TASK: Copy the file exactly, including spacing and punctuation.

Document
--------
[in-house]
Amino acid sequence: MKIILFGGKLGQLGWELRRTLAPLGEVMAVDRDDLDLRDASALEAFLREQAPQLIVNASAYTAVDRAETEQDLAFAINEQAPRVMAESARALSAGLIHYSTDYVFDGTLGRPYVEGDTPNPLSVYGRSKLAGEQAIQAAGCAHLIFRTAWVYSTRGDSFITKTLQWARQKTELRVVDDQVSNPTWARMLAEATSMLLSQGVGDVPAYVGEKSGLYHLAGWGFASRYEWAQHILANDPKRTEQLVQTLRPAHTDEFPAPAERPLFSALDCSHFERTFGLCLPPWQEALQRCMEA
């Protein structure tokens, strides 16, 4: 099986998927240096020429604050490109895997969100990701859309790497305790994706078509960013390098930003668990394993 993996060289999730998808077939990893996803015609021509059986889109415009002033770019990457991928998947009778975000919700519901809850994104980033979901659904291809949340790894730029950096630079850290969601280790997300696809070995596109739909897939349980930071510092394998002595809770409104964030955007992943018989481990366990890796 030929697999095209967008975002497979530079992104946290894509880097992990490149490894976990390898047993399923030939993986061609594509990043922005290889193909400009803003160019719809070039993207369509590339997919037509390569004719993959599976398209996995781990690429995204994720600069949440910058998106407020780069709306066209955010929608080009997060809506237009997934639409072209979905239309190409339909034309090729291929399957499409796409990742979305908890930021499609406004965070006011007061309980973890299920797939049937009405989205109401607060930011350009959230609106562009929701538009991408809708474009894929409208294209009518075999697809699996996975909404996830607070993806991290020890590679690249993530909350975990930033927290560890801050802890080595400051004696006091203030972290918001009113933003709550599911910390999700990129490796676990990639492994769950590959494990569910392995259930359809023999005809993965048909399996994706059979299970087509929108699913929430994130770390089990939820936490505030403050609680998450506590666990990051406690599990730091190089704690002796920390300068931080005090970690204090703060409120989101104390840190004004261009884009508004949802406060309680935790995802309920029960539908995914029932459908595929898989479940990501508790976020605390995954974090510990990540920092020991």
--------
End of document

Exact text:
[in-house]
Amino acid sequence: MKIILFGGKLGQLGWELRRTLAPLGEVMAVDRDDLDLRDASALEAFLREQAPQLIVNASAYTAVDRAETEQDLAFAINEQAPRVMAESARALSAGLIHYSTDYVFDGTLGRPYVEGDTPNPLSVYGRSKLAGEQAIQAAGCAHLIFRTAWVYSTRGDSFITKTLQWARQKTELRVVDDQVSNPTWARMLAEATSMLLSQGVGDVPAYVGEKSGLYHLAGWGFASRYEWAQHILANDPKRTEQLVQTLRPAHTDEFPAPAERPLFSALDCSHFERTFGLCLPPWQEALQRCMEA
């Protein structure tokens, strides 16, 4: 099986998927240096020429604050490109895997969100990701859309790497305790994706078509960013390098930003668990394993 993996060289999730998808077939990893996803015609021509059986889109415009002033770019990457991928998947009778975000919700519901809850994104980033979901659904291809949340790894730029950096630079850290969601280790997300696809070995596109739909897939349980930071510092394998002595809770409104964030955007992943018989481990366990890796 030929697999095209967008975002497979530079992104946290894509880097992990490149490894976990390898047993399923030939993986061609594509990043922005290889193909400009803003160019719809070039993207369509590339997919037509390569004719993959599976398209996995781990690429995204994720600069949440910058998106407020780069709306066209955010929608080009997060809506237009997934639409072209979905239309190409339909034309090729291929399957499409796409990742979305908890930021499609406004965070006011007061309980973890299920797939049937009405989205109401607060930011350009959230609106562009929701538009991408809708474009894929409208294209009518075999697809699996996975909404996830607070993806991290020890590679690249993530909350975990930033927290560890801050802890080595400051004696006091203030972290918001009113933003709550599911910390999700990129490796676990990639492994769950590959494990569910392995259930359809023999005809993965048909399996994706059979299970087509929108699913929430994130770390089990939820936490505030403050609680998450506590666990990051406690599990730091190089704690002796920390300068931080005090970690204090703060409120989101104390840190004004261009884009508004949802406060309680935790995802309920029960539908995914029932459908595929898989479940990501508790976020605390995954974090510990990540920092020991």